Support literary organizations 
“Many national and local literary organizations offer programs that reach out to the general public to broaden the recognition of poets and their work.”

Listen on your commute
“Often, hearing an author read their own work can clarify questions surrounding their work’s tone.”

Subscribe to a literary magazine 
“Full of surprising and challenging poetry, short fiction, interviews, and reviews, literary journals are at the forefront of contemporary poetry.”

Start a notebook on Poets.org 
“Poets.org lets users build their own personal portable online commonplace book out of the materials on our site.”

Put a poem in a letter
“It’s always a treat to get a letter, but finding a poem in the envelope makes the experience extra special.”

Watch a poetry movie
“What better time than National Poetry Month to gather some friends, watch a poetry-related movie, and perhaps discuss some of the poet’s work after the film?”

 

Take a poem out to lunch
“Adding a poem to lunch puts some poetry in your day and gives you something great to read while you eat.”

Put a poem on the pavement 
“Go one step beyond hopscotch squares and write a poem in chalk on your sidewalk.”

Recite a poem to family and friends 
“You can use holidays or birthdays as an opportunity to celebrate with a poem that is dear to you, or one that reminds you of the season.”

Organize a poetry reading 
“When looking for a venue, consider your local library, coffee shop, bookstore, art gallery, bar or performance space.”

Promote public support for poetry
“Every year, Congress decides how much money will be given to the National Endowment for the Arts to be distributed all across America.”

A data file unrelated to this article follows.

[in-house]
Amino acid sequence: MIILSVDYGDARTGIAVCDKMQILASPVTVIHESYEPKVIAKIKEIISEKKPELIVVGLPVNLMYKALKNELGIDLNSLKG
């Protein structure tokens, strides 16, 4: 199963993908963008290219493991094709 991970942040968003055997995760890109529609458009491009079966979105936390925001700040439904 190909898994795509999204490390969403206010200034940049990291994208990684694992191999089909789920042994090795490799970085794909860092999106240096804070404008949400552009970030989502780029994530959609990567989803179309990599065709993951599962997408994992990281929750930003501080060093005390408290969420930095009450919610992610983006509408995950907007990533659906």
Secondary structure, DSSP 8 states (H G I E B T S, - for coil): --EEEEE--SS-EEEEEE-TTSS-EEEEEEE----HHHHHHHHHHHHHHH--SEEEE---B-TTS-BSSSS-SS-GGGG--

Start a poetry reading group 
“Select books that would engage discussion and not intimidate the reader new to poetry.”

Read interviews and literary criticism
“Reading reviews can also be a helpful exercise and lend direction to your future reading.”

Buy a book of poems for your library 
“Many libraries have undergone or are facing severe cuts in funding. These cuts are often made manifest on library shelves.”

Start a commonplace book 
“Since the Renaissance, devoted readers have been copying their favorite poems and quotations into notebooks to form their own personal anthologies called commonplace books.”

Integrate poetry with technology 
“Many email programs allow you to create personalized signatures that are automatically added to the end of every email you send.”

Ask the Post Office for more poet stamps 
“To be eligible, suggested poets must have been deceased for at least ten years and must be American or of American descent.”

Sign up for a poetry class or workshop 
“Colleges and arts centers often make individual courses in literature and writing available to the general public.”

Subscribe to our free newsletter
“Short and to the point, the Poets.org Update, our electronic newsletter, will keep you informed on Academy news and events.”

Write a letter to a poet
“Let the poets who you are reading know that you appreciate their work by sending them a letter.”

Visit a poetry landmark
“Visiting physical spaces associated with a favorite writer is a memorable way to pay homage to their life and work.”

 Hope many of you got to enjoy poetry night at the library last night as well! It was a wonderful event. 🙂